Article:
16. Bring what you might need

One resort downside is the high markup on little things you may forget such as toiletries or over-the-counter medications. That heartburn could get a lot worse when you see the price tag in the resort gift shop for that bottle of antacid — try to make a list and pack accordingly to cut down on these costs.

Food while traveling

17. Read the fine print

Breakfast in bed at your resort may sound like a wonderful idea, but make sure to read the fine print on that menu. While most hotels list prices and menu items together, they may also charge a delivery fee that could add an additional 20 percent or more to your final bill. Ordering from an in-resort restaurant and picking it up yourself may help you avoid the most expensive elevator ride you’ve ever paid for.

18. Big lunch over big dinner

Many restaurants have both a lunch and a dinner menu, and the lunch menus can often be a good way to get the same food for less money, just often at the cost of a slightly smaller portion. Eating a larger lunch can mean getting a lighter and less costly dinner later in the day.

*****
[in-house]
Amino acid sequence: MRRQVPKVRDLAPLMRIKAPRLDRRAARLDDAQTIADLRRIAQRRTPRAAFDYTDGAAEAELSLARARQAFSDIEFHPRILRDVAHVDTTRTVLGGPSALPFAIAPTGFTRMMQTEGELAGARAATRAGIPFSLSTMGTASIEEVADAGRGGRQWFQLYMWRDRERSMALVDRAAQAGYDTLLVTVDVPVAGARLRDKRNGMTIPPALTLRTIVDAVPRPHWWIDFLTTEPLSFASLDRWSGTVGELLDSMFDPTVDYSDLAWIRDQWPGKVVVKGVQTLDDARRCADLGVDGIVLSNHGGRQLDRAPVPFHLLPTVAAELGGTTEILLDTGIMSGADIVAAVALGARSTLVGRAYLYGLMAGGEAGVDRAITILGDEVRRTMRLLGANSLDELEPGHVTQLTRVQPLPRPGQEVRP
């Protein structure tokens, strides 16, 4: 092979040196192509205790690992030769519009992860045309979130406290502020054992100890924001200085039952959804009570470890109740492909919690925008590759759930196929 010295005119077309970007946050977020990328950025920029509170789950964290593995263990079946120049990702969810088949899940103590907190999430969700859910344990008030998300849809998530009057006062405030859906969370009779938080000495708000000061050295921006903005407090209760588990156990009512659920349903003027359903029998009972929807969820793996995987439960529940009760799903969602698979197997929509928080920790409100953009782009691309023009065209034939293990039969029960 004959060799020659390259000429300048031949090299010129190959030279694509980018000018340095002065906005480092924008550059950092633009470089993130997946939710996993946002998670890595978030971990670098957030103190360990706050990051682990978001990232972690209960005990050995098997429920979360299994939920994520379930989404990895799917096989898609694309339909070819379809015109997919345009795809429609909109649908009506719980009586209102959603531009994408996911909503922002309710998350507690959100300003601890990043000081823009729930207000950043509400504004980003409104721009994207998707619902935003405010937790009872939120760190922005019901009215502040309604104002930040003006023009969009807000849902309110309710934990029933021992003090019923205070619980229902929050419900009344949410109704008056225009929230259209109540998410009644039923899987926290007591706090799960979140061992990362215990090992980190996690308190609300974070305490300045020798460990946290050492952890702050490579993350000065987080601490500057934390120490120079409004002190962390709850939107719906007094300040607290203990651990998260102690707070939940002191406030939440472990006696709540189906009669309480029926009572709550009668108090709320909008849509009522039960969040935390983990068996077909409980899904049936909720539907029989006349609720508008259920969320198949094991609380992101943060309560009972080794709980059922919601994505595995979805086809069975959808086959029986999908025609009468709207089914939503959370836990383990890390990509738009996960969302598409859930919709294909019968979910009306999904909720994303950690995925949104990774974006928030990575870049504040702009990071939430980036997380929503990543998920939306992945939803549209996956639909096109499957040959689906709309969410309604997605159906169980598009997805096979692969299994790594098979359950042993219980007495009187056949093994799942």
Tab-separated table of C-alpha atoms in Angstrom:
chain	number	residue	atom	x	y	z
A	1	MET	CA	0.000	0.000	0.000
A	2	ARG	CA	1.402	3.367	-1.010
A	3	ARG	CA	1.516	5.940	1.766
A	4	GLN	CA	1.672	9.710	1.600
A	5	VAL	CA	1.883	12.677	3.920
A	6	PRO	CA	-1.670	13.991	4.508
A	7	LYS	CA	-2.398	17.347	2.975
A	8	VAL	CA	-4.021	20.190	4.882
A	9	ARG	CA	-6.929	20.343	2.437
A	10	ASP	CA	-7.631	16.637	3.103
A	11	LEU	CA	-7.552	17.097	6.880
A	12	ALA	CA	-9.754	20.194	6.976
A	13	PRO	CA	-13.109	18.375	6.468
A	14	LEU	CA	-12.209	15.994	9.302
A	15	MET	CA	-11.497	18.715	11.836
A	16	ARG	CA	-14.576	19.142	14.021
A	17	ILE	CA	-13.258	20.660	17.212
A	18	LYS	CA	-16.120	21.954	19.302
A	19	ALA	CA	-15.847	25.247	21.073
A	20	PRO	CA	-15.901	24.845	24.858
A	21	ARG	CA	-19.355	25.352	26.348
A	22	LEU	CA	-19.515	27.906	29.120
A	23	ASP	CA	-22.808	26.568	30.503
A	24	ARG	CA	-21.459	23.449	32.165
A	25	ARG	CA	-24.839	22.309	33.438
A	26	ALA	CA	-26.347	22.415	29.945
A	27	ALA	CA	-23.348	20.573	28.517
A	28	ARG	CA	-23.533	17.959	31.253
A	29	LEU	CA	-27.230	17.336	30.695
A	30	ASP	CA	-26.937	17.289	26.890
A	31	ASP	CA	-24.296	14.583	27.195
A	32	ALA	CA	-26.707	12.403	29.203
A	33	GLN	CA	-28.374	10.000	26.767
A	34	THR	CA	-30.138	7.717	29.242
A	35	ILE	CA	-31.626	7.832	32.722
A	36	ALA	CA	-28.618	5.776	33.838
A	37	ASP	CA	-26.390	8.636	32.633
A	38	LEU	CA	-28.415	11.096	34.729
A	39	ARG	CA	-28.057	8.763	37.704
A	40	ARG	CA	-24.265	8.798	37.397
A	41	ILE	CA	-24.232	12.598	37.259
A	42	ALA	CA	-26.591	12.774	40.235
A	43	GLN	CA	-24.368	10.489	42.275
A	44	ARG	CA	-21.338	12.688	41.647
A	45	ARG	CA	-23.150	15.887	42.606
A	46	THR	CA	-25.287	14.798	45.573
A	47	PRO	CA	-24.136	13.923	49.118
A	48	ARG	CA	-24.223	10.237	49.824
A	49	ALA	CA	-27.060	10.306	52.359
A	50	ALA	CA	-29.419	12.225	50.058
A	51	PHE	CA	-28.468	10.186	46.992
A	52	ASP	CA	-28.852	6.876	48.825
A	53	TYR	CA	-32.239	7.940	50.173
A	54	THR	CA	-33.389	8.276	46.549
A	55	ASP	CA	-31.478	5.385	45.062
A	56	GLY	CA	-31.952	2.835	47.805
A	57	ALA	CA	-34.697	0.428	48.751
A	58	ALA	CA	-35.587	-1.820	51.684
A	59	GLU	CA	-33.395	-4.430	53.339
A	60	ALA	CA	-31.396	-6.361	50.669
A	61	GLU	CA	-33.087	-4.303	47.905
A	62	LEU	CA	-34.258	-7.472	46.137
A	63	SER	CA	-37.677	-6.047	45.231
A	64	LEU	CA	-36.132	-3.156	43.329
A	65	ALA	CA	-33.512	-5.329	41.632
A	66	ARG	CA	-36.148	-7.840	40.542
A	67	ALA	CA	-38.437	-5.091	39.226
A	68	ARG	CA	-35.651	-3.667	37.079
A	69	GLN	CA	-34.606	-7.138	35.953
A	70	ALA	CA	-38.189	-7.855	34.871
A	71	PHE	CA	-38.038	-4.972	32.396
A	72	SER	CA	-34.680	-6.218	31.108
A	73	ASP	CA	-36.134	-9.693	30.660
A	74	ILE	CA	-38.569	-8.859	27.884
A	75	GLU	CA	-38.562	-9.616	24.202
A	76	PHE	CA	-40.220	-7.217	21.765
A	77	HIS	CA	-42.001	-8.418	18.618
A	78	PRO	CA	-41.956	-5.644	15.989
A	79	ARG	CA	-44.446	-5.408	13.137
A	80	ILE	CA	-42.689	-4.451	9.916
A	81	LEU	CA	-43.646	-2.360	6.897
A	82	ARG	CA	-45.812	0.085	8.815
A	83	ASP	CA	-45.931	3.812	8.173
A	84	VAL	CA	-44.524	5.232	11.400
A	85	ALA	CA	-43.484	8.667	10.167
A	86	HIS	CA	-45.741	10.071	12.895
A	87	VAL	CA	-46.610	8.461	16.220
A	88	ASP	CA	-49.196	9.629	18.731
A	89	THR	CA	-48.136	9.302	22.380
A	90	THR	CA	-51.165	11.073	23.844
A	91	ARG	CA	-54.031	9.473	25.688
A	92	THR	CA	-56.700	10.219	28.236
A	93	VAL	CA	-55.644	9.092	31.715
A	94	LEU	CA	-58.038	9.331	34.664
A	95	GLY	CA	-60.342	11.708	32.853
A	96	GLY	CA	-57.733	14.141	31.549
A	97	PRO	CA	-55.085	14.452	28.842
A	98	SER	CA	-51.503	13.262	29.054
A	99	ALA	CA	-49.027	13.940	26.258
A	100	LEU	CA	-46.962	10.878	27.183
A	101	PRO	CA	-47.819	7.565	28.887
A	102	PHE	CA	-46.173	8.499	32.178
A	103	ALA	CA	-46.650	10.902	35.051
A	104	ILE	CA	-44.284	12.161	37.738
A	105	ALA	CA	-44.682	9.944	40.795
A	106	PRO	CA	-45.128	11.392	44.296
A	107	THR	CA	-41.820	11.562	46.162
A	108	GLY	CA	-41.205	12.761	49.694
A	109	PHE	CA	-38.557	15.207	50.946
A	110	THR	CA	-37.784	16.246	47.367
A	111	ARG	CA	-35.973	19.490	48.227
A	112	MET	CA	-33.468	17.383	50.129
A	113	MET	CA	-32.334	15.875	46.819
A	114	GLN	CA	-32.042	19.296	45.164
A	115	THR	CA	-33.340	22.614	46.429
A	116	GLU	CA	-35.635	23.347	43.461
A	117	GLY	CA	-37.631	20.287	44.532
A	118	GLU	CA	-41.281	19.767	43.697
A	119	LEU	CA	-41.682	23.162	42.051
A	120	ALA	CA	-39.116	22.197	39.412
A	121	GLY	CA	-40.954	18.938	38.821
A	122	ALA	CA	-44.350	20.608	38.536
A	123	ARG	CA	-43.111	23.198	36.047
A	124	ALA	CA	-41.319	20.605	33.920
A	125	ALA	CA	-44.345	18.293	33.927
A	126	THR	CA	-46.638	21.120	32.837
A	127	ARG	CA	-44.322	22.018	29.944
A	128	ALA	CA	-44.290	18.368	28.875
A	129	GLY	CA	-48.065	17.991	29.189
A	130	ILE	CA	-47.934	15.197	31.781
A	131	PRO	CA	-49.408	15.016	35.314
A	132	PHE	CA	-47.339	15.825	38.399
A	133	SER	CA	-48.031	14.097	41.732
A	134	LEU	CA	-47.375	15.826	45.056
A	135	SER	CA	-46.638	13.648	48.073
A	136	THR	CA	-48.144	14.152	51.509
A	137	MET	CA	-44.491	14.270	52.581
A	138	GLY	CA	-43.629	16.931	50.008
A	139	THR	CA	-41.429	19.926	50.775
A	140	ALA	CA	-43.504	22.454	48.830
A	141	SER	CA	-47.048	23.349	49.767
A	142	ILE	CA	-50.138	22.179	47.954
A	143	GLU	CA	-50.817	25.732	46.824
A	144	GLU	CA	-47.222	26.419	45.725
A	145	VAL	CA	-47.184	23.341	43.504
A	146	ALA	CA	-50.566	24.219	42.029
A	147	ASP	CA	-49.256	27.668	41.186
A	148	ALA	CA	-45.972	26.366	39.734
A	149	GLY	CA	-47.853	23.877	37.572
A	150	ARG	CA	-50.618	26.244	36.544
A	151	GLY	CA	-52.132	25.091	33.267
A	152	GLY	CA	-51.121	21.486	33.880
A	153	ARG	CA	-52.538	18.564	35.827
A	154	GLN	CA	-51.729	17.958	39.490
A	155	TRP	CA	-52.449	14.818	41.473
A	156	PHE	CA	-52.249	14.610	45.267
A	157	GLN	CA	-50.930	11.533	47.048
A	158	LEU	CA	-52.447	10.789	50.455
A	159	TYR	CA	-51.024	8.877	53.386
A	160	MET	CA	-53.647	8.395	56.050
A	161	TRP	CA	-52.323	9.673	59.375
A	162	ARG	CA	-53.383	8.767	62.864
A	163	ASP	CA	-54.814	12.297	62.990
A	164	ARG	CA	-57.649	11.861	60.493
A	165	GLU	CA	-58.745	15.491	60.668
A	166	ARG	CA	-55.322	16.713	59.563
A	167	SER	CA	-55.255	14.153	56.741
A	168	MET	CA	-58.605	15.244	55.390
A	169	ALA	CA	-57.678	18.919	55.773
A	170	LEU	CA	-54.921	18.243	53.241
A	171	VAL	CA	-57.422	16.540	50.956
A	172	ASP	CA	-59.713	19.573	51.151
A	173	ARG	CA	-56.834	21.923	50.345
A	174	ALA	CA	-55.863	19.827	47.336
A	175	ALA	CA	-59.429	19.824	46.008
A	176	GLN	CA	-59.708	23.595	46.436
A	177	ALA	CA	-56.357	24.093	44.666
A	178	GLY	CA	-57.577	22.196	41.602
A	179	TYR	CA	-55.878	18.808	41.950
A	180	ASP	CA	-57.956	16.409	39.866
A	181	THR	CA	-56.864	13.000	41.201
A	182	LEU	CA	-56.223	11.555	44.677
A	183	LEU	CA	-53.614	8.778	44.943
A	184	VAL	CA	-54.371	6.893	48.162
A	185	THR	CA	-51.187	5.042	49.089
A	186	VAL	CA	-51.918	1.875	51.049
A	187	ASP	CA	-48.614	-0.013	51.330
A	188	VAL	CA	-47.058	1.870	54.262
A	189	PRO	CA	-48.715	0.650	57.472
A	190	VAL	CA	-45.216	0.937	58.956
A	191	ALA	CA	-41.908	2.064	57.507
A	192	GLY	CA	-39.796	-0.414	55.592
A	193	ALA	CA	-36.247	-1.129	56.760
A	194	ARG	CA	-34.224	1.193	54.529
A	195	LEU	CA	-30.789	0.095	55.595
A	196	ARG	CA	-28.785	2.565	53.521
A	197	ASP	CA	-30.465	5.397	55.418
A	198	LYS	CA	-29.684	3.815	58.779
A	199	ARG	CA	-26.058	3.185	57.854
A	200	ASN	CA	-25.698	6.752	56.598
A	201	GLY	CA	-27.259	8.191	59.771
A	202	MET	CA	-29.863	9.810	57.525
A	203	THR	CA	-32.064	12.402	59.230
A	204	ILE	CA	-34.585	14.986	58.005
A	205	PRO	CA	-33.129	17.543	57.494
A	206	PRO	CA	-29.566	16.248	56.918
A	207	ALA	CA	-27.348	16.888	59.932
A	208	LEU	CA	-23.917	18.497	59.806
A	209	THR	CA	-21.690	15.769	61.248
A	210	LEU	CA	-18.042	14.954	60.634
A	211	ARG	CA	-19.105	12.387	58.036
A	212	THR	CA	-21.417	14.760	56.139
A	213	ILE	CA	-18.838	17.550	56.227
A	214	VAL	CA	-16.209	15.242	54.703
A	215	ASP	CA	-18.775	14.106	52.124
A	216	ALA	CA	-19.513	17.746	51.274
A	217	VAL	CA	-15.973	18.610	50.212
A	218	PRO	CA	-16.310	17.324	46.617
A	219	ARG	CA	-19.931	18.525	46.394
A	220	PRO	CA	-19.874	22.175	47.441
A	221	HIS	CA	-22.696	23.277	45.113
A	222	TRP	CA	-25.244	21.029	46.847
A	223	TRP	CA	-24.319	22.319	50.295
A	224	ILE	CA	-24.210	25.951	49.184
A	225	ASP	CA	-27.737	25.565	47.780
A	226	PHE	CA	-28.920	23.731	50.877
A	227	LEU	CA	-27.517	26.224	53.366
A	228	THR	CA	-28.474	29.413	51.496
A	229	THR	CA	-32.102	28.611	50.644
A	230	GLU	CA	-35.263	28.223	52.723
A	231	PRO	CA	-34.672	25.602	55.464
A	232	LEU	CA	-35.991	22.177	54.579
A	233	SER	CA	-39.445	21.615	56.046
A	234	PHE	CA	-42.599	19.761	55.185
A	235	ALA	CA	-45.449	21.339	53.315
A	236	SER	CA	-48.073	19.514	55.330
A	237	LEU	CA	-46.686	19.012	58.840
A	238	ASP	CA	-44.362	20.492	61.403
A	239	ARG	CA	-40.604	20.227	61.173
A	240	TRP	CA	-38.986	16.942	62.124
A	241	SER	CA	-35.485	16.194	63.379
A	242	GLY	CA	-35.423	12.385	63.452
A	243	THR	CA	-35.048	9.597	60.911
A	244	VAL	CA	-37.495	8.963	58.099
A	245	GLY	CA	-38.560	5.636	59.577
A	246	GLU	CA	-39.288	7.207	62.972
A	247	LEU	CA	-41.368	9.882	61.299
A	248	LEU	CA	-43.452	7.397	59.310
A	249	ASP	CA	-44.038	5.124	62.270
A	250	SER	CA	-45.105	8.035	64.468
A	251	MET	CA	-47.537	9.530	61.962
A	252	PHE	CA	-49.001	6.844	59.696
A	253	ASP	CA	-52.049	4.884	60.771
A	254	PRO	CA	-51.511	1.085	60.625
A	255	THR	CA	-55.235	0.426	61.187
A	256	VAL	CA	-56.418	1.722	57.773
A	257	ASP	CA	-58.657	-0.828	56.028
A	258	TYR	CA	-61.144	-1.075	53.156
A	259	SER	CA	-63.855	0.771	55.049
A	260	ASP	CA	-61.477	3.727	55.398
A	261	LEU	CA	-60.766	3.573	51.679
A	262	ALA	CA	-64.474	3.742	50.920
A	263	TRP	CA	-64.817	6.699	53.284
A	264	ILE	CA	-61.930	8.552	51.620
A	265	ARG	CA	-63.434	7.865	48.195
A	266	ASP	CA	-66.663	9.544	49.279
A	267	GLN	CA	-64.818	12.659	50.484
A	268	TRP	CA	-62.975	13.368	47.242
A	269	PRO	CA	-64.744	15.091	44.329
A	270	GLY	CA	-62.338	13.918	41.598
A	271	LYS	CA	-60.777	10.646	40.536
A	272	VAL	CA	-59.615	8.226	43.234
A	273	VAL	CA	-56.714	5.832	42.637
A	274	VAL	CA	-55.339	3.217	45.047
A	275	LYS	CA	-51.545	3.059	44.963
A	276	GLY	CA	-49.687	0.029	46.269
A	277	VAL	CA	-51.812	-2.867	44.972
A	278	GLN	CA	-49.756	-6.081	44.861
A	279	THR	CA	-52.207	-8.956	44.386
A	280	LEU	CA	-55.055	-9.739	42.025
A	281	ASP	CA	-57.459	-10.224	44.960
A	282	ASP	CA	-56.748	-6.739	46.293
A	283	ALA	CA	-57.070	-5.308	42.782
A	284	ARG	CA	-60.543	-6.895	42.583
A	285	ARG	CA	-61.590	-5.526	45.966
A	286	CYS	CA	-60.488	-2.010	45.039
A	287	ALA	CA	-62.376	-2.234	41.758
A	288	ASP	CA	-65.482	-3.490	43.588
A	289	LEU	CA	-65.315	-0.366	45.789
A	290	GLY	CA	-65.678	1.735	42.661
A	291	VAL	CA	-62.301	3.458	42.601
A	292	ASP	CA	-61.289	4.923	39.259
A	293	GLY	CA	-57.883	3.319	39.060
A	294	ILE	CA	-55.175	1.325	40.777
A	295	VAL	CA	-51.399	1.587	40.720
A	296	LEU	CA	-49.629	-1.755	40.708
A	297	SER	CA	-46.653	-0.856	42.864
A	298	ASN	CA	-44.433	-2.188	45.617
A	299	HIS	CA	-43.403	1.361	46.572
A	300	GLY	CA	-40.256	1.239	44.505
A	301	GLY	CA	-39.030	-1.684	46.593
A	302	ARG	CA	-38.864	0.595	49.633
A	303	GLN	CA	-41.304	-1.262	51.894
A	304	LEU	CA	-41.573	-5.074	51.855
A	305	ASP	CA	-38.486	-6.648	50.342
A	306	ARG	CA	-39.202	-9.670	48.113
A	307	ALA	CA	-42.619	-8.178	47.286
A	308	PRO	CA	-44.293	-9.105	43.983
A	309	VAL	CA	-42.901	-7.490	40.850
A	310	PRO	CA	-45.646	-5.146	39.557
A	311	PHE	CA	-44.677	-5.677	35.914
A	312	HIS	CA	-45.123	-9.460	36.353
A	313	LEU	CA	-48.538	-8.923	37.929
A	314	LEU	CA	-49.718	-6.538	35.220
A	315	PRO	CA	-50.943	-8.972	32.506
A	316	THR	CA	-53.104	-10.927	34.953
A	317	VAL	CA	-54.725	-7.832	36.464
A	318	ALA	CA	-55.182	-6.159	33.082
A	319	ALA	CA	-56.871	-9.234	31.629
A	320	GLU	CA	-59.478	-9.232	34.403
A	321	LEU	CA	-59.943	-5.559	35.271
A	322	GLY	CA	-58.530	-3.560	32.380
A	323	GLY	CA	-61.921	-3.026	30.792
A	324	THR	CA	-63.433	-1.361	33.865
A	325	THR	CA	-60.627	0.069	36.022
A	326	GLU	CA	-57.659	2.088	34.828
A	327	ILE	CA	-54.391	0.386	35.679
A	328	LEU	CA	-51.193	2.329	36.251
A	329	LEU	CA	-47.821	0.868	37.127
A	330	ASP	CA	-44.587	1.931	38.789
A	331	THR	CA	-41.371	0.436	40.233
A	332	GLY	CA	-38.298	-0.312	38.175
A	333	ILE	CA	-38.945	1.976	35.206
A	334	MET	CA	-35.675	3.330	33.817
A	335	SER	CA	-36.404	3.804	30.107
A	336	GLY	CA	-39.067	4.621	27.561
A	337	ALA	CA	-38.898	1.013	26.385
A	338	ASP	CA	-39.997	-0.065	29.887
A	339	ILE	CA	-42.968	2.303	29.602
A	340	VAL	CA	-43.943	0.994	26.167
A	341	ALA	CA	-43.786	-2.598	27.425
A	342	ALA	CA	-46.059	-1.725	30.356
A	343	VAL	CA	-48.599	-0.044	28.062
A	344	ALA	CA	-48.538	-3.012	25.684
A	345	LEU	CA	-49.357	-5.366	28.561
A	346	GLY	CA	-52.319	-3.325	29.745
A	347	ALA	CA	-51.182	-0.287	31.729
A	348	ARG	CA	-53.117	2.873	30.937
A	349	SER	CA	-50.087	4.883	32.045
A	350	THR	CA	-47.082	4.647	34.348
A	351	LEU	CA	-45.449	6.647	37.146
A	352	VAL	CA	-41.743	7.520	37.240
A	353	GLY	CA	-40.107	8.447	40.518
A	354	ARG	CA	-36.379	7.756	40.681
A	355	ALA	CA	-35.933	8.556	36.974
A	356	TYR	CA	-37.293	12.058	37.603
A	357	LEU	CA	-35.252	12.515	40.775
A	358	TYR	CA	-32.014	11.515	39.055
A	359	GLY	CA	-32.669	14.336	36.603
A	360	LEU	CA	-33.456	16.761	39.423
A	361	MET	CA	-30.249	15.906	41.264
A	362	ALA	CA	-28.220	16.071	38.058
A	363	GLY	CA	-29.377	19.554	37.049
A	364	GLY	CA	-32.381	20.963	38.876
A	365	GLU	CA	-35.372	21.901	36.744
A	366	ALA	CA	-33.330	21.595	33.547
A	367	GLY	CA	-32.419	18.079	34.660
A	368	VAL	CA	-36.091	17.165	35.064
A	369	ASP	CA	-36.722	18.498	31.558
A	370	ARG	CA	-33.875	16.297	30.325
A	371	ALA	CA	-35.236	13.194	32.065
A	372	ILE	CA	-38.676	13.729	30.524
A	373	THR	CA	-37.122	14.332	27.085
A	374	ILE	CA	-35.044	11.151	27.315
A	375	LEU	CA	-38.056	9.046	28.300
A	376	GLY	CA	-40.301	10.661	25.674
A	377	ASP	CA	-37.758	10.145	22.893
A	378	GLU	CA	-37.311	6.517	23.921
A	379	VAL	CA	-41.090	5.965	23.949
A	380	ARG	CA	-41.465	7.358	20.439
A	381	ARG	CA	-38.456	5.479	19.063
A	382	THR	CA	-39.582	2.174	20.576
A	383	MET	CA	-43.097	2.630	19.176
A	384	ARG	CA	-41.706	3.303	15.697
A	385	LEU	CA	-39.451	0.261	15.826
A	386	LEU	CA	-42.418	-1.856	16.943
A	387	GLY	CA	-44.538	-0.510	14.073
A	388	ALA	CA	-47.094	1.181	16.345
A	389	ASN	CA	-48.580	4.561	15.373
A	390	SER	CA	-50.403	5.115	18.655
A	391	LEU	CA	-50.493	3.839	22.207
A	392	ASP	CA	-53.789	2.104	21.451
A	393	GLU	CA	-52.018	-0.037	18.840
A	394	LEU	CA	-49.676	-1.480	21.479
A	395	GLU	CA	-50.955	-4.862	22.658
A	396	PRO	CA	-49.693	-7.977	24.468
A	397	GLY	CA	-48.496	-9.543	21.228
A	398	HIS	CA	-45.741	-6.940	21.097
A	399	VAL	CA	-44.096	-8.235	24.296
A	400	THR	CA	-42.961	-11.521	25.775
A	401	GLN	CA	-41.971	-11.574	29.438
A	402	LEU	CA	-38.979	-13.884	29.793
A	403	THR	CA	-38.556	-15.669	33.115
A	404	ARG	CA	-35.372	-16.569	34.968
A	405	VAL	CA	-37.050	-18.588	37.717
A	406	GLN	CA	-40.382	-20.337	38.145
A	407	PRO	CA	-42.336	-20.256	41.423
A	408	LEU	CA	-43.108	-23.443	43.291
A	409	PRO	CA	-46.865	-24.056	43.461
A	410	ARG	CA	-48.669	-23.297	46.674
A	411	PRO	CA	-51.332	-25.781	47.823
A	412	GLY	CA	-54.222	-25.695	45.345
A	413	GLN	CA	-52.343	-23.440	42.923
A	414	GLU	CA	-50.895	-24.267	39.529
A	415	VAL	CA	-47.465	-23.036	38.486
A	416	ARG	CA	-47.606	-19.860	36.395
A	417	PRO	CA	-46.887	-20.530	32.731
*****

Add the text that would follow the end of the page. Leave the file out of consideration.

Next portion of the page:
19. Eat local

Services like Yelp and TripAdvisor can help you eat like the locals eat — both avoiding tourists and the high prices that follow them. If all else fails, ask the locals where they like to eat out.

20. Be safe when eating abroad

When eating in a new place, especially abroad, food can cause illness if you’re not vigilant. Saving money on a trip is moot if the whole trip is spent sick in the hotel room, or worse, a hospital. The FDA recommends avoiding raw or undercooked foods and tap water – especially in developing countries. It isn’t that the food is less safe than what you eat at home, it’s that your body isn’t accustomed to it.

Travel insurance

21. Figure out what you need